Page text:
As regards the consistent age patterns, both the CLC method and the LL outcomes looked plausible: the CLC method resulted in improvements in the mortality rates by age that are similar to the LC method; the LL outcomes showed a smooth pattern of age-specific mortality improvements. The CFD method, however, showed strong differences between adjacent ages in the age-specific mortality improvements. Like most methods, the CLC and LL method assume that the rates of decrease are constant for each age, which not only results in plausible age patterns, but also in a slowdown in the increase in e0. This was evident from our results: the average annual increase in future e0 diminished slightly over the forecast horizon. For a constant (or increasing) annual increase, the rate of decrease of death rates must be nonlinear, and in particular must accelerate for at least some ages (White, 2002). With the extra parameters in the CFD method (up to six principal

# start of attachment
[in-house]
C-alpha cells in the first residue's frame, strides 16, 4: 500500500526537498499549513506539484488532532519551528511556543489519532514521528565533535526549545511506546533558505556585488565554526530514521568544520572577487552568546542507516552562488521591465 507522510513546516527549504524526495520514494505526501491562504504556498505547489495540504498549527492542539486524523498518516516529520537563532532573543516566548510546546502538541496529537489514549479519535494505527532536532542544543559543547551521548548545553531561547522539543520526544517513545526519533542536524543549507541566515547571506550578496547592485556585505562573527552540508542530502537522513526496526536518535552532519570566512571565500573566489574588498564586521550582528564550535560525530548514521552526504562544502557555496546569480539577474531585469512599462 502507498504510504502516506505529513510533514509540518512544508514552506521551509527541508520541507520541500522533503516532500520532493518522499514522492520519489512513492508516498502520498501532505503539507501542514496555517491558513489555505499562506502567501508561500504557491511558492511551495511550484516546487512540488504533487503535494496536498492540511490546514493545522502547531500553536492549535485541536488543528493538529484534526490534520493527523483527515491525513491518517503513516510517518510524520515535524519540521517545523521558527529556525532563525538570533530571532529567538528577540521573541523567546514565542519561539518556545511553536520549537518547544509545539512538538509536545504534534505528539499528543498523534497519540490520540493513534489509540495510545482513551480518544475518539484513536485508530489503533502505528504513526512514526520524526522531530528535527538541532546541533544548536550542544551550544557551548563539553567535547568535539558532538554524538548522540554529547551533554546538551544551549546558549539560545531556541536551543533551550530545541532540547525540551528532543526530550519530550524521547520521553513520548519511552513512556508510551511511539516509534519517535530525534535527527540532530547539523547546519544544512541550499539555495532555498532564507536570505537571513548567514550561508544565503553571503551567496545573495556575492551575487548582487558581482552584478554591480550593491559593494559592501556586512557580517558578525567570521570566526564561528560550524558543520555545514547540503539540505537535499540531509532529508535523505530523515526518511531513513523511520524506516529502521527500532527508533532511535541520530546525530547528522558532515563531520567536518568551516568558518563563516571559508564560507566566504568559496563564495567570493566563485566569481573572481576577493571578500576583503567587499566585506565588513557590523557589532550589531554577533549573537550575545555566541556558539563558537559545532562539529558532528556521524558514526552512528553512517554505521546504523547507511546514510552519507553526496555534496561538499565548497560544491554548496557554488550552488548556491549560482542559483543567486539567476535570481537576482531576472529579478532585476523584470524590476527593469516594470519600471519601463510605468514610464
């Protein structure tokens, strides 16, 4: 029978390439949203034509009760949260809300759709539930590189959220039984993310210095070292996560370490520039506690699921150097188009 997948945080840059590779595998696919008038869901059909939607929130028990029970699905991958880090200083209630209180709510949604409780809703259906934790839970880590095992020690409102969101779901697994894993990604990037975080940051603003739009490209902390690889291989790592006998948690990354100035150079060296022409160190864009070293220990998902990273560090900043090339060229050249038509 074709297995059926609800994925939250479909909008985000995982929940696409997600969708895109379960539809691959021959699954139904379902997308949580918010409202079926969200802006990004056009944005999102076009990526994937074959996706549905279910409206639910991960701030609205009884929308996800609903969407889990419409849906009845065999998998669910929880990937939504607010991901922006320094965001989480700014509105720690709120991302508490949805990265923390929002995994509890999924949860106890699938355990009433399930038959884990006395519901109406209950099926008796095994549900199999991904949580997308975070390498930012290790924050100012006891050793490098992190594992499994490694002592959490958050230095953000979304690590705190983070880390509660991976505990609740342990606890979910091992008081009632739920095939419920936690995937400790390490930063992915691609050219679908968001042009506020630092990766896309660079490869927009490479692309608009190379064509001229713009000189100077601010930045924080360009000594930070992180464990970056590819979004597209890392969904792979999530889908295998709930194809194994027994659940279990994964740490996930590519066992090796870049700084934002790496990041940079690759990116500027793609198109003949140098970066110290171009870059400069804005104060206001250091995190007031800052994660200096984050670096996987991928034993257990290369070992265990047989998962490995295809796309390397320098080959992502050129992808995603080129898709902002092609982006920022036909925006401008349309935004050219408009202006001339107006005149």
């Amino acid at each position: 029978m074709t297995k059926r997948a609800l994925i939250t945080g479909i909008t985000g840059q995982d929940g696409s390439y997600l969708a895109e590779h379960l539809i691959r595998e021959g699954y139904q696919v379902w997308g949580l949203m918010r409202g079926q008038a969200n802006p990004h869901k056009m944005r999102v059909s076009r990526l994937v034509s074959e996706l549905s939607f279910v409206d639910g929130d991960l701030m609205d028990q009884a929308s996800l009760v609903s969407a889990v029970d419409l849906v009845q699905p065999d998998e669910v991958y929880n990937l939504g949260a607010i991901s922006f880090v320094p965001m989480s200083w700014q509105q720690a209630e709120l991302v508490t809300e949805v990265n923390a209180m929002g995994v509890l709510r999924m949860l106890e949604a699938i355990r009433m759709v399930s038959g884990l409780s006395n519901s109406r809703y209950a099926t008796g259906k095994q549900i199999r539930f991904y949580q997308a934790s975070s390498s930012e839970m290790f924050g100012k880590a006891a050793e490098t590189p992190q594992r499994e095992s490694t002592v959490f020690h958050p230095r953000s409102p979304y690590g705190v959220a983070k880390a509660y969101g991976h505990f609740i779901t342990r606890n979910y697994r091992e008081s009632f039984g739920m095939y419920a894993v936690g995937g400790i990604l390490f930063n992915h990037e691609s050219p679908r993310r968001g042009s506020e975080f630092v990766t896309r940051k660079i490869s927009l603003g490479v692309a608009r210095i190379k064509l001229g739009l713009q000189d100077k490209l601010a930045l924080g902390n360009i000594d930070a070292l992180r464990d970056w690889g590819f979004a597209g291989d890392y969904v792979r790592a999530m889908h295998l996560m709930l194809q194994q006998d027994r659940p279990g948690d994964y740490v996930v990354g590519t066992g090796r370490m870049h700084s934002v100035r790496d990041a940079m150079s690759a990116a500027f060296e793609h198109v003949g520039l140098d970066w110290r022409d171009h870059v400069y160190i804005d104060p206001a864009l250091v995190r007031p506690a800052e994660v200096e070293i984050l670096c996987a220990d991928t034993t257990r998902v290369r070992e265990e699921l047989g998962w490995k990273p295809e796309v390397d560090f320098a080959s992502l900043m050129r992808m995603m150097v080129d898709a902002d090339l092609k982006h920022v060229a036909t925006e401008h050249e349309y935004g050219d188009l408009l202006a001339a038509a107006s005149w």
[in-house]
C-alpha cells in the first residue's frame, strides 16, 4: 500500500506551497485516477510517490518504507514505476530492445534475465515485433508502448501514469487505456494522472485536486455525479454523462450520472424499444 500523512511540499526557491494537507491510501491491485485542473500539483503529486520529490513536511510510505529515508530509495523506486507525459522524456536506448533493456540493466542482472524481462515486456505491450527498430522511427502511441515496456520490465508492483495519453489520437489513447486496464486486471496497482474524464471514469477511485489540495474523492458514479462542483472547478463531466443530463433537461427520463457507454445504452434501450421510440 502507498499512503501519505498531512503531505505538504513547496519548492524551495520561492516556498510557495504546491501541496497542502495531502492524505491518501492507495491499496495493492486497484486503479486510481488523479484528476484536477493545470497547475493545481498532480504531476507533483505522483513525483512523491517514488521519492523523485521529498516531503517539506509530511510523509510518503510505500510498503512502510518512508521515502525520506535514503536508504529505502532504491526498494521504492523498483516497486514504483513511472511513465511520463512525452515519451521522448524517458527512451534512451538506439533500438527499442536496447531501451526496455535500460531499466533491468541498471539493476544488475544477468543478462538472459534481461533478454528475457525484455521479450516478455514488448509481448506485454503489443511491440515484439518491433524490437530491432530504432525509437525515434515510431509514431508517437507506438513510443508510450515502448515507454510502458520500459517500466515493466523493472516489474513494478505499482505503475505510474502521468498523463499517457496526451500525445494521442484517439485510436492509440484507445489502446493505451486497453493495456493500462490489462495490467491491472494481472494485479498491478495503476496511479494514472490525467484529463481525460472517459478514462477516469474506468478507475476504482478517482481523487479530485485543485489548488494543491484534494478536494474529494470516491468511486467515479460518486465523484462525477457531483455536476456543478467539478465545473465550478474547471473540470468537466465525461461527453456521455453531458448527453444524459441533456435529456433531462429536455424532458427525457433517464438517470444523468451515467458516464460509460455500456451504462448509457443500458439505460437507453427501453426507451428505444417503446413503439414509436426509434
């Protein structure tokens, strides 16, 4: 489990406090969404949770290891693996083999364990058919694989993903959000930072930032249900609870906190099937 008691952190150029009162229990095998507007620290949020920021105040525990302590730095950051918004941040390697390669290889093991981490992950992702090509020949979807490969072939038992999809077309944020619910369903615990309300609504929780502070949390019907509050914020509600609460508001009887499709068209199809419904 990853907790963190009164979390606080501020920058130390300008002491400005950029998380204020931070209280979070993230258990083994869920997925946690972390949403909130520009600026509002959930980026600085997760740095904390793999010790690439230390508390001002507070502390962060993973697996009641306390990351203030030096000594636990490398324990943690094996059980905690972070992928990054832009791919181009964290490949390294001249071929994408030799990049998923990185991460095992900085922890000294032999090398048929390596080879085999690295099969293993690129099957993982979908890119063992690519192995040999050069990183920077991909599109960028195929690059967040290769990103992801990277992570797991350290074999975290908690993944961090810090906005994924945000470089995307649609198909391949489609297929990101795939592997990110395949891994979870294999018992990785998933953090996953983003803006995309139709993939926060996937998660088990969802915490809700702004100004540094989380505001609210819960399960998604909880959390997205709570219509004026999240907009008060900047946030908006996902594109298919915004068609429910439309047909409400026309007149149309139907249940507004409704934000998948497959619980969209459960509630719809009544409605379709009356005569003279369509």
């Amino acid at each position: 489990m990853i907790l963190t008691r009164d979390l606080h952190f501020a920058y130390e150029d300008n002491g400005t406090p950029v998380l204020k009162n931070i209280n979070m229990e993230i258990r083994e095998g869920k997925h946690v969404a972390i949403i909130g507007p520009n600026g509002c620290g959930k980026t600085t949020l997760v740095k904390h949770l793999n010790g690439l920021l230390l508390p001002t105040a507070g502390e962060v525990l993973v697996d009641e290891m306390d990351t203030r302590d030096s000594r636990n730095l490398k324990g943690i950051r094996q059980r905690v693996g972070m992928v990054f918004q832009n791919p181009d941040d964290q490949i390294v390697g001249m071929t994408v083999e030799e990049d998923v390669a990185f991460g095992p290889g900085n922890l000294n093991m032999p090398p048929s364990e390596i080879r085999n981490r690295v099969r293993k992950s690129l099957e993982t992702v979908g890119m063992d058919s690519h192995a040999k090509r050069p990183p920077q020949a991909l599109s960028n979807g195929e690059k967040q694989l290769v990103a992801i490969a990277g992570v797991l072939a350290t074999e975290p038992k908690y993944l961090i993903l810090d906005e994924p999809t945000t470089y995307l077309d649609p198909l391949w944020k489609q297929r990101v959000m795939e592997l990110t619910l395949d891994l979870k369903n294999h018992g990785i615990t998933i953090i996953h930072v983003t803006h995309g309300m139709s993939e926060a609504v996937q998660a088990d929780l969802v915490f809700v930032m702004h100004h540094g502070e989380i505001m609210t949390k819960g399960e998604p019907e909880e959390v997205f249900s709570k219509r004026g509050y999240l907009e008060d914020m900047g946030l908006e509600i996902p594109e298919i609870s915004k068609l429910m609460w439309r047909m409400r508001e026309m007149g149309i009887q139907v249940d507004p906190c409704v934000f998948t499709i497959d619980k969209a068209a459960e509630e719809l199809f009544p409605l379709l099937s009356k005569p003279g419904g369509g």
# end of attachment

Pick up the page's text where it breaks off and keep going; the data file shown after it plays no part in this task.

components) it is possible to produce a variable age pattern of change over time. Furthermore, the weighting ensures that the future age pattern and change in age pattern is more in line with recent data. This is for instance relevant in situations where mortality decline shifted from lower to higher ages. However, there are examples where the changing age pattern is reversed in the projection period (Hyndman, Booth and Yasmeen, 2013). Our results also showed that the CFD method has a deviating pattern of the improvement in the death rate for the younger age groups, while other results with respect to the age distribution seemed plausible.